Yes, they all are very different. I know this experience is going to be transformational and life changing. My community is a beautiful place to live. It's located in the province of Elias Piña, about 130 miles west of Santo Domingo and about an hour by horse from the Haitian border to the west. It's a small, rural, and humble community. About 400 people live here. We have a small elementary school with five teachers, a community center with a small clinic (which sometimes has one doctor or one nurse), and 54 houses. The people of my community are a mix of Dominican and Haitian descent, so in addition to working on my Spanish every day, I'm also learning some Creole. Elias Piña is the poorest province of the 31 provinces in the Dominican Republic, and my community is one of the poorest communities in this province. The main source of income is agriculture, which brings in very few pesos each month. We have electricity less than half of the day. There is no running water. People gather their drinking and bathing water from the local canal or the river. It can be treated with bleach or boiled down to make it drinkable. I am the first Peace Corps volunteer in my community since 2000. One of the first things I did when I arrived was undertake a study of my community. I learned that, in addition to the severe lack of income, the greatest difficulties in my community are the lack of running water, paved roads, working lampposts, and space to play, as well as low levels of education. In the short time I have been here, I have been struck by how caring and generous the people are - for one another and for their country. There is great passion for developing their nation.

Tell us about the work you are doing.
As I have been in the Dominican Republic only seven months and in my community only four months, the structure of my work is evolving as are my language and cross-cultural skills. Much of my work is developing relationships and building trust with community members. I work primarily with the youth and families. I teach physical education at the elementary school and I've started an English language class, a girls' youth group (se llama Chicas Brillantes), and a boys' youth group (se llama Chicos Superman). In the youth groups, we discuss such topics as healthy relationships, leadership, positive self-esteem, sexual health, and beauty. I've also started a community development group (se llama Junta de Vecinos - "Neighbors Together") and we're working with local leaders to fix the lampposts on our streets as well as in neighboring communities.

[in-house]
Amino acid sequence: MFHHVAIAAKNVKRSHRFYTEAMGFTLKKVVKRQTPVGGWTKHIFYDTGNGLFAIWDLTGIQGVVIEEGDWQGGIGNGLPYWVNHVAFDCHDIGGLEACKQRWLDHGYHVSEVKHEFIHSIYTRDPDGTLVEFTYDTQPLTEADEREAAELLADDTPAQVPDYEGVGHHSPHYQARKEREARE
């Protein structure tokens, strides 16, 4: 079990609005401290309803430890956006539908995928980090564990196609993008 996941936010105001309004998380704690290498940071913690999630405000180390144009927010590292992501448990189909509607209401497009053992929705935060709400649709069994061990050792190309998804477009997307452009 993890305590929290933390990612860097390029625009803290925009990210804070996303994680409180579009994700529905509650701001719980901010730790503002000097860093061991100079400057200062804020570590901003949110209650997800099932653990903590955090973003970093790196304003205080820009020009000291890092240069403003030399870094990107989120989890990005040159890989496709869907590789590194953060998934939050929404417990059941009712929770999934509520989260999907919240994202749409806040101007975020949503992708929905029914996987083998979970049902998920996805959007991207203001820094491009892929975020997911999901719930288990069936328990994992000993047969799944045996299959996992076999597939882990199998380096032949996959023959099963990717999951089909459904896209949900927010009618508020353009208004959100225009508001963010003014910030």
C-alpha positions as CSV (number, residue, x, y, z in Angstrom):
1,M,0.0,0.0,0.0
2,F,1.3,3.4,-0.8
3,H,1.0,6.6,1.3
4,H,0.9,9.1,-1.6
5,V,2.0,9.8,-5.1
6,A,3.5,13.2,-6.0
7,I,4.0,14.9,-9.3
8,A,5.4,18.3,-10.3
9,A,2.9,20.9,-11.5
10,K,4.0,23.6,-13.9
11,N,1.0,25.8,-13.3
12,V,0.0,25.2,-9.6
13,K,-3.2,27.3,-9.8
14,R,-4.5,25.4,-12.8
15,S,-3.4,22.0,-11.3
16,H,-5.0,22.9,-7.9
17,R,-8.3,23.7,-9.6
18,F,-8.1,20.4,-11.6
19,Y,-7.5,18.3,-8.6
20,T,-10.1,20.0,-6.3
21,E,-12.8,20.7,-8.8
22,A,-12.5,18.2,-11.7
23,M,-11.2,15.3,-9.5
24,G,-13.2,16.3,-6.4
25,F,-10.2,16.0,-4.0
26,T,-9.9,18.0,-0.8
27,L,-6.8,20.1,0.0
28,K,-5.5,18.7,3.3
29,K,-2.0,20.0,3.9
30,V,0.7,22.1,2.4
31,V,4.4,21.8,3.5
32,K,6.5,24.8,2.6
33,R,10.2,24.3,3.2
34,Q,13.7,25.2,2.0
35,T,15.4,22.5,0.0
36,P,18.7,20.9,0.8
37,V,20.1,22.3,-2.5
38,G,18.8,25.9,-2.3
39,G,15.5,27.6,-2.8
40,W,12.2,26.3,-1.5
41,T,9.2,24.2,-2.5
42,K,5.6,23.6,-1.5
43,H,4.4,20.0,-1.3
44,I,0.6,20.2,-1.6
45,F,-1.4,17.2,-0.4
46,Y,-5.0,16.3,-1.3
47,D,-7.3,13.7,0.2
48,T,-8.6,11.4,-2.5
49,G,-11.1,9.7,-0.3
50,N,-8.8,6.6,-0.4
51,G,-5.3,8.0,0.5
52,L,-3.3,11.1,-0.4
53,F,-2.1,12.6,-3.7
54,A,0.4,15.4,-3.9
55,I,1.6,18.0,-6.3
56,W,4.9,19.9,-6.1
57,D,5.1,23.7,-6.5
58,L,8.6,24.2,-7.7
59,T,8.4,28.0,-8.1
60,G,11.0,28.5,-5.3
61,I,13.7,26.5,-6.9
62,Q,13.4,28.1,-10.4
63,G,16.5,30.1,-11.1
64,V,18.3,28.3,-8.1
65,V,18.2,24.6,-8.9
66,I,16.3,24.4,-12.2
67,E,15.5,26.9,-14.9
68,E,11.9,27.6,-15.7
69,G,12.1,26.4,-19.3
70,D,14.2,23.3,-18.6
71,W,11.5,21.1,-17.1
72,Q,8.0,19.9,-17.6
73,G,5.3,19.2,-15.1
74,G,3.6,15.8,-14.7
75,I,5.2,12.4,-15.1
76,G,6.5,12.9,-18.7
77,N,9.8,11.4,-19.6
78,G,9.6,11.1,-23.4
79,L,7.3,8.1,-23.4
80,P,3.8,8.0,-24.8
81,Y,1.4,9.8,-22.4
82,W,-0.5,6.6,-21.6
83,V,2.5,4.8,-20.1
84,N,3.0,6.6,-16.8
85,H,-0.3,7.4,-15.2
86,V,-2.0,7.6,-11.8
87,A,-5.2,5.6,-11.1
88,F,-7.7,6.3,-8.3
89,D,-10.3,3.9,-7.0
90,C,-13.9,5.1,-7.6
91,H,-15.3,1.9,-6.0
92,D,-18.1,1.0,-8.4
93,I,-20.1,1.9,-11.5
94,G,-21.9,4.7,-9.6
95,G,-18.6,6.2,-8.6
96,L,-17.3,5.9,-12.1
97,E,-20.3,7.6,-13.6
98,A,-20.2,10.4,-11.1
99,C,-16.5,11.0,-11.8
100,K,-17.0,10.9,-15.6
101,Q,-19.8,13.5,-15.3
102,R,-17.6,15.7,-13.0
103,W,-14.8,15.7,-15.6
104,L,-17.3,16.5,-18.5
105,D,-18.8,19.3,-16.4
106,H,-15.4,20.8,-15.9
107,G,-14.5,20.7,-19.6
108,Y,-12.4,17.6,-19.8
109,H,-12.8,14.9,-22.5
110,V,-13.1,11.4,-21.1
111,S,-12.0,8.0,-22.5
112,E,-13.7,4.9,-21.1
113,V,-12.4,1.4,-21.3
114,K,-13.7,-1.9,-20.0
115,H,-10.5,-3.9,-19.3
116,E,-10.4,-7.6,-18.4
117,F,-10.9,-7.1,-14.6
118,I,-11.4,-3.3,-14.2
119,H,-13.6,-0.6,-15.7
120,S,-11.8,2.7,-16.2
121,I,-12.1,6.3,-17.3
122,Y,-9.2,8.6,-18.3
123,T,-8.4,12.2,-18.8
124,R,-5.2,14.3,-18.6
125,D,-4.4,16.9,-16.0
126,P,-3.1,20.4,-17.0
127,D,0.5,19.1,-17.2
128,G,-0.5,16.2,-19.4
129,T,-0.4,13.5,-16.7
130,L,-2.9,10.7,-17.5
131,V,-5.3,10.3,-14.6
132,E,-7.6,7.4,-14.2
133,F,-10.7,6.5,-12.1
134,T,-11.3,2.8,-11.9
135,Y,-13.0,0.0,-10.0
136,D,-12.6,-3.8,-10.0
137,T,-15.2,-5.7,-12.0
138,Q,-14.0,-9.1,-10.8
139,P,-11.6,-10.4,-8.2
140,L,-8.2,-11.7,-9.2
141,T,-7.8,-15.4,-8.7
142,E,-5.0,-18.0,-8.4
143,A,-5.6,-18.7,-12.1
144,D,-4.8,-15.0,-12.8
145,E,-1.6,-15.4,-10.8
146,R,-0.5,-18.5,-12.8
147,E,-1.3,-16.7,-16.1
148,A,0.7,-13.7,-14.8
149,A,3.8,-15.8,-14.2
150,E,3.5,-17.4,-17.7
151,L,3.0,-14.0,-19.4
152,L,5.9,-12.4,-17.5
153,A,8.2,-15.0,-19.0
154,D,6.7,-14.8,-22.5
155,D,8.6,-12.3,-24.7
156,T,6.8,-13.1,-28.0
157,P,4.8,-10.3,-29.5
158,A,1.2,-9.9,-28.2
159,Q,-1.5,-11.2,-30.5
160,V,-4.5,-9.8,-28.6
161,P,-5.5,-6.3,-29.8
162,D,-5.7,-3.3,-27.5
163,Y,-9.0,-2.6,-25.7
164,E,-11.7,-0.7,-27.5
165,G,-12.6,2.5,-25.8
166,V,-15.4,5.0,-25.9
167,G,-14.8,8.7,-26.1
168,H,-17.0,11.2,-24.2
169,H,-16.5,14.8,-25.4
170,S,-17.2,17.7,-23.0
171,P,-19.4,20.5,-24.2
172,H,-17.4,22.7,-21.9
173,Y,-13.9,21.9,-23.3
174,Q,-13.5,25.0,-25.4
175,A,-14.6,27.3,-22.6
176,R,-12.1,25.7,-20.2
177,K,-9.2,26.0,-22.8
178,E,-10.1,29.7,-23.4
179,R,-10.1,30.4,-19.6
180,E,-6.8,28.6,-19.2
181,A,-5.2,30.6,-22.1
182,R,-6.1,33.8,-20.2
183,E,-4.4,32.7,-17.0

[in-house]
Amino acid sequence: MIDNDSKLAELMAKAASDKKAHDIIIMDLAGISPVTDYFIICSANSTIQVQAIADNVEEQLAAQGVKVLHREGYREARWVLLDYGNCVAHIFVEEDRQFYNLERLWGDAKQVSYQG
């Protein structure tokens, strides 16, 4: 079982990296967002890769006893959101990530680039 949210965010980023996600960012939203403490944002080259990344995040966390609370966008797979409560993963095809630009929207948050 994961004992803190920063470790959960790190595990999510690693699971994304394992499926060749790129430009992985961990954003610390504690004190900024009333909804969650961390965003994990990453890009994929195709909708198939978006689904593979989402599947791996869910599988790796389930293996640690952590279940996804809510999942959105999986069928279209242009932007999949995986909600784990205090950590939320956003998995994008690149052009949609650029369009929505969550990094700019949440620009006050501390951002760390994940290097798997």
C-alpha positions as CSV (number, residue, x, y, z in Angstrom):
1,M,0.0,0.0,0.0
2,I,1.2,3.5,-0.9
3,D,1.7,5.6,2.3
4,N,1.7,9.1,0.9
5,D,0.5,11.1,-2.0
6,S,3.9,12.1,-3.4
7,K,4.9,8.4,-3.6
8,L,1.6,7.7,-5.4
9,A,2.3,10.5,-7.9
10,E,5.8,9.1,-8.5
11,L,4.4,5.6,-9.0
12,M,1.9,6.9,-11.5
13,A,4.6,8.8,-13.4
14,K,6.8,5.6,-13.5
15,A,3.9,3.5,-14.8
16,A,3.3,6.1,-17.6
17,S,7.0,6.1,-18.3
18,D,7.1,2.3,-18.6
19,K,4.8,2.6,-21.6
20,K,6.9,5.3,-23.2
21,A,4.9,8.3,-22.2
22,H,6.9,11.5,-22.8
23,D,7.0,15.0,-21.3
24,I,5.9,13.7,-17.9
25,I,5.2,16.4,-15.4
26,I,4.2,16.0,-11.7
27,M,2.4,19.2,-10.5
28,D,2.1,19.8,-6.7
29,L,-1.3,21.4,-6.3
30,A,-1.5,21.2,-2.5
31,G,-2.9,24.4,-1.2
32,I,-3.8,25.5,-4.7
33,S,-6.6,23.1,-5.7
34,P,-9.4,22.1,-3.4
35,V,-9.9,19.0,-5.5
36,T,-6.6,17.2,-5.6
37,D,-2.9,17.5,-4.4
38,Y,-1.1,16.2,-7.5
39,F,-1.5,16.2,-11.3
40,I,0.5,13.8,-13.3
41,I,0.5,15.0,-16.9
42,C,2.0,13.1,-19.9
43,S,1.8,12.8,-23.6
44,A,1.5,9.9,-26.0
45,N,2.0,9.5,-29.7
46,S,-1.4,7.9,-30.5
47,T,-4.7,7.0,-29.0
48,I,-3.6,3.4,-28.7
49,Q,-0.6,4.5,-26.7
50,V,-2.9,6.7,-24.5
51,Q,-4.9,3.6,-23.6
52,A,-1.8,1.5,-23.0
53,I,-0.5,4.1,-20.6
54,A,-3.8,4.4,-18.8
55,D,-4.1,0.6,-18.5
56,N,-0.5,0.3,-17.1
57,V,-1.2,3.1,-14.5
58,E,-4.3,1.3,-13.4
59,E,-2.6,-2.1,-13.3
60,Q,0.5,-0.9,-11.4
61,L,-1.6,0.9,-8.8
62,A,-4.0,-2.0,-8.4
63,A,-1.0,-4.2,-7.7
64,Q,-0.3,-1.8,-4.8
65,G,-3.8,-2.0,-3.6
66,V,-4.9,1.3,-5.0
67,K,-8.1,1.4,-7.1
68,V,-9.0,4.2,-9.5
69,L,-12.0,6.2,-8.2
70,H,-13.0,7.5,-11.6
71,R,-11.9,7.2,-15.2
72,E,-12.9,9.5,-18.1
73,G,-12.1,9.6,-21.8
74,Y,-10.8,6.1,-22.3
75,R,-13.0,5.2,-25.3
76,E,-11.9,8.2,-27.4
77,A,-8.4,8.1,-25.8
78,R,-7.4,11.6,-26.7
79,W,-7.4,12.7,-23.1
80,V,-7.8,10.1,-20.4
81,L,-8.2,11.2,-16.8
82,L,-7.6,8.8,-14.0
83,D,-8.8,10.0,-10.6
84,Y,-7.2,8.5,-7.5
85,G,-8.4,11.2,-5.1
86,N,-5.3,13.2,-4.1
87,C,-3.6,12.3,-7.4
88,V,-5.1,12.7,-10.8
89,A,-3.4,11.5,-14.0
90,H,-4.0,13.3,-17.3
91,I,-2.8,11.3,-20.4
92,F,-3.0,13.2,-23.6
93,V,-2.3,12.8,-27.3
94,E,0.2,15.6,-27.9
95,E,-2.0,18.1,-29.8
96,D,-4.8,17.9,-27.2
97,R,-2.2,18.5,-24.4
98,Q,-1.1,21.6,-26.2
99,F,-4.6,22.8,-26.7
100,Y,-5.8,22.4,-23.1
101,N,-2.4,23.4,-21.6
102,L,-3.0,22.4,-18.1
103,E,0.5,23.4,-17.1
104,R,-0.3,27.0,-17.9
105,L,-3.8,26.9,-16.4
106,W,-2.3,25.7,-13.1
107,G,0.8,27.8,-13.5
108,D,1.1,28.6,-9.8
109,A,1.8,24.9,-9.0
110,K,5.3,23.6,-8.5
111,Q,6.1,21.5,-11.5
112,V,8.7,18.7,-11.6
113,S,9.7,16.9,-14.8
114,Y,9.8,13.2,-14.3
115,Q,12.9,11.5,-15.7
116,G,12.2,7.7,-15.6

Did Camp Woodstock help shape you and your life?
Very much so! My Camp Woodstock experience helped shape my ability to thrive. Camp Woodstock helped me develop attributes and skills that I put to work every day: self-reliance, independence, leadership, flexibility and adaptability. In turn, these help me to be a role model to both the youth and adults. One of the most valuable lessons that I learned at Camp Woodstock is the CHoRR values: Caring, Honesty, Respect, and Responsibility. These are global values that can - and should - be shared with all. Respect for and care about this new culture in which I am living has helped me not only learn about the strengths and weaknesses of my community, but also to understand the people I live and work with on a personal level, to see things from their perspective and be responsive to them.

When I sit with a group of youths here at night, I often think back to doing reflections with my cabins in The Pines of Woodstock and looking up at the starry night sky. When I dance Bachata at night to blasting music in a crowd of friends, I think back to my favorite night activity at camp, the Dance. When I lead my youth groups in a Spanish version of A-roosh-ta-sha, I think back to the spirit at the opening campfires of each session. I often think of the people at Camp Woodstock who helped shape the person I am today. I already know that the people here in this beautiful community will have a similar effect on me and that together we will make a difference. To the Camp Woodstock community around the globe, ¡Saludo!